Welcome to my tutorial series on CelAction 2d, an industry standard animation package designed for 2d puppet/skeleton based animation. These tutorials are produced primarily for my own use, based on notes taken from an intense training course. As such, they lack pictures and might not be 100% clear at all times. Since I don’t have a copy of the software at present, it limits my ability to add screenshots or refine these notes beyond what I can remember! So hopefully they will help you out but apologies in advance if anything isn’t 100% clear.
There are two primary modes in Celaction 2D – Build mode and Animate mode. Build mode is where you set up and create your actors (the assets for your animation) and Animate mode is where you will actually animate your actors and render out your final animation clips. Many of the features of Animate mode are discussed below, and Build mode will be discussed in the next tutorial.
‘J’ OR Middle Mouse drag : Pan scene
Space Bar – Switch between Camera and Scene view.
< and > or Mouse Wheel – Zoom in scene view.
Ctrl + Shift + L Mouse Drag – Draw a marquee and zoom into the selection.
N – Magnify to selected point in scene view.
F12 – Undo last pan or Zoom
Z – Move tool. Toggle changes mouse cursor to move cursor, used to move currently selected element
X – Rotate tool. Toggle changes mouse pointer to rotate cursor, used to rotate currently selected object.
H – Freehand tool – toggle a tool which can both move and rotate objects.
NB Holding Ctrl will temporarily revert any of the above tools back to the select tool.
Alt + J – Pressing this will revert an actor to it’s default rigged pose.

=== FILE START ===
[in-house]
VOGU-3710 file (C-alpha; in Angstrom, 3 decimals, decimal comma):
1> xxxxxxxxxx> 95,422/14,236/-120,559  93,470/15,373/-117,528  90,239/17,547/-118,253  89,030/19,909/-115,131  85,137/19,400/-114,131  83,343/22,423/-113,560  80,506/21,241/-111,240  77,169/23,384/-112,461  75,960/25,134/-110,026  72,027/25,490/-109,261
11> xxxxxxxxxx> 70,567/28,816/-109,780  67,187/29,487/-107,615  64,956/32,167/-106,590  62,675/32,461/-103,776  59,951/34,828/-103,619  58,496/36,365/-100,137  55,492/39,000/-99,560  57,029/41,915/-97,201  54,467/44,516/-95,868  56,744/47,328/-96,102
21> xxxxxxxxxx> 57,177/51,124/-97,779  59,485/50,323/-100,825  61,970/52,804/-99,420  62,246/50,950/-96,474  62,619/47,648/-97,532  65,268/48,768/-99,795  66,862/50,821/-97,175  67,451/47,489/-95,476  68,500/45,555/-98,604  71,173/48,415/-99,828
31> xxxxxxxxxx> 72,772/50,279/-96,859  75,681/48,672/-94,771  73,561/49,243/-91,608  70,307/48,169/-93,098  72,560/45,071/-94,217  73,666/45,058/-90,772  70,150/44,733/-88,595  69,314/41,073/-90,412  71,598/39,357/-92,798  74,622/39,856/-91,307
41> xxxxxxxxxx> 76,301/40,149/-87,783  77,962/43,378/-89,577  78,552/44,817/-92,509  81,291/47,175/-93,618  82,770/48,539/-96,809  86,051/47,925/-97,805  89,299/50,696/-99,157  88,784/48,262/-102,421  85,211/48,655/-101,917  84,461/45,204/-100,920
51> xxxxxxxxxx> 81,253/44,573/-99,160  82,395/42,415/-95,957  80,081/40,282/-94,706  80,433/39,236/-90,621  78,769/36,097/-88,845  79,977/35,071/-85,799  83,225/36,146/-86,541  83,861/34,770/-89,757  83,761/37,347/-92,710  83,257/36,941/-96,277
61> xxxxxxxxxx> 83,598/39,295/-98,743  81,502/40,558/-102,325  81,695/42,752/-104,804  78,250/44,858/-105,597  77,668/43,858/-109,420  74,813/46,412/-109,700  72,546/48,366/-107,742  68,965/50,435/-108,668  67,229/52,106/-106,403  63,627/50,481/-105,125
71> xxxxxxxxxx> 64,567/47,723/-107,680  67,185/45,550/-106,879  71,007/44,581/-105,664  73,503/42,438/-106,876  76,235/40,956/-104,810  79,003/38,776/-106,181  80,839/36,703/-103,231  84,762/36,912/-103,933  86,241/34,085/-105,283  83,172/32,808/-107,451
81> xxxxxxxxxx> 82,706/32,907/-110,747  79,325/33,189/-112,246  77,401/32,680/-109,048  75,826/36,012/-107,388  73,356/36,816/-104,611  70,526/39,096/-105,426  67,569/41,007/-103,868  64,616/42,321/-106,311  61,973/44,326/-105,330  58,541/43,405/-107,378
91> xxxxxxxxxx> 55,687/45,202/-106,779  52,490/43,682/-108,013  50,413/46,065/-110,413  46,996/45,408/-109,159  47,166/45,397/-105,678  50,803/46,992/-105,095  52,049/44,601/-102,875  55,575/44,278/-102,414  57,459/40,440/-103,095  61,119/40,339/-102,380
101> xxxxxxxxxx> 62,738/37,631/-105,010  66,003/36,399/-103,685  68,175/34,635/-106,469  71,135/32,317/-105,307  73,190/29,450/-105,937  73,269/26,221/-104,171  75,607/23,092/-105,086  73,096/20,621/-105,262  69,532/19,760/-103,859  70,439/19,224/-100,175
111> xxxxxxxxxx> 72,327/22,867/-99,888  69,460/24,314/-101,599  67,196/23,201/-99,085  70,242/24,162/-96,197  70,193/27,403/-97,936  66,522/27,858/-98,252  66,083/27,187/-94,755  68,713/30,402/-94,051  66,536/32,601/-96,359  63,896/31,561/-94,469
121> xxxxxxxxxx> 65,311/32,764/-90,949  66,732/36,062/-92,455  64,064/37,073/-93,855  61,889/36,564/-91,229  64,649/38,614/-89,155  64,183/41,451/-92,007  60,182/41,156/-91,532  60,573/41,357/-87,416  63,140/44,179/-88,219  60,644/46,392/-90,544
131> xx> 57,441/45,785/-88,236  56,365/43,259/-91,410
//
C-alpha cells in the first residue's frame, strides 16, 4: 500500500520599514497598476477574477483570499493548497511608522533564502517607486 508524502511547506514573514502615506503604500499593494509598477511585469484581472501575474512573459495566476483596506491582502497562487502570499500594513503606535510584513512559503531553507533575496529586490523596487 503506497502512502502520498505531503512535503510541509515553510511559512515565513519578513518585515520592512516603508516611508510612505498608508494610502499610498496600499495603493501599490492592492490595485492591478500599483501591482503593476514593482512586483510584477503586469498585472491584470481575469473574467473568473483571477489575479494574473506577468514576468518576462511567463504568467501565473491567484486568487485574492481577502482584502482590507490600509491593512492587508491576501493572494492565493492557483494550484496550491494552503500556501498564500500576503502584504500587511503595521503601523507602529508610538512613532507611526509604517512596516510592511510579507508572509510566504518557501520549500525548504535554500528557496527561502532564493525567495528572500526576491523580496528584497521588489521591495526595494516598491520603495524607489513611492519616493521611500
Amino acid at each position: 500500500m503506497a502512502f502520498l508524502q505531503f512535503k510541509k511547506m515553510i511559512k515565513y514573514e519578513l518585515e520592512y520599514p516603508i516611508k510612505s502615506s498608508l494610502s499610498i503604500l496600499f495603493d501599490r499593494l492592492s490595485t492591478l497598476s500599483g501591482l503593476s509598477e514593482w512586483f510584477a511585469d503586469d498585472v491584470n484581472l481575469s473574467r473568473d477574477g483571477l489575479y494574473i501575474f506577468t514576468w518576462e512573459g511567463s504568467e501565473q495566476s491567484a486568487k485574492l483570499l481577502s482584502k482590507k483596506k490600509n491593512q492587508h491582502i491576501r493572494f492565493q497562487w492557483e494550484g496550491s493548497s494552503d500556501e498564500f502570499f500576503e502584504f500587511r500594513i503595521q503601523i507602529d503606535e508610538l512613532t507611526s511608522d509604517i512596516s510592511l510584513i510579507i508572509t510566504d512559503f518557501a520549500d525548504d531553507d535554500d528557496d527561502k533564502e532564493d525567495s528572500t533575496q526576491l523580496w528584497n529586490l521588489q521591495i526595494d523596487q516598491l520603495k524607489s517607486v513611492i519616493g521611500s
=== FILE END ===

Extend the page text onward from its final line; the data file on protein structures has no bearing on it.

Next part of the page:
Alt + Shift + J – Pressing this will revert the selecte object and its children to their default rigged pose.
Alt + V – flip an element vertically.
Alt + H – flip an element horizontally.
Alt + T – affect an elements opacity.
Ctrl +Arrow Keys – Nudge currently selected element
Ctrl + T or Y – scale selected object vertically
Ctrl + K or L – Scale selected object horizontally.
Ctrl + Q or W – scale selected object uniformly larger or smaller.
NB Pressing Shift along with the above will move them in larger increments.
ESC – Undo last action
Shift + Backspace – Undo last Action. Ctrl + Z Does not work.
NB – C2D defaults to 50 undo states, 1 redo state.
Shift + F5 – Toggle Onion Skin Mode.
Actors is the term given to all the assets that will be on screen for your animation, whether they are characters, backgrounds, props or even invisible guides and paths. Note that you will have to build your actors in Build mode before you can add them. See tutorial 2 for more info n how to do this.
Click the Paper chain button at the top left (looks like little man). In the window that appears, click load. Choose the appropriate file, then click ‘Add and Exit from the bottom, or Add and Continue to load more files.
The chosen actor file will be loaded onto the scene.
RE-LINKING ACTOR TEXTURES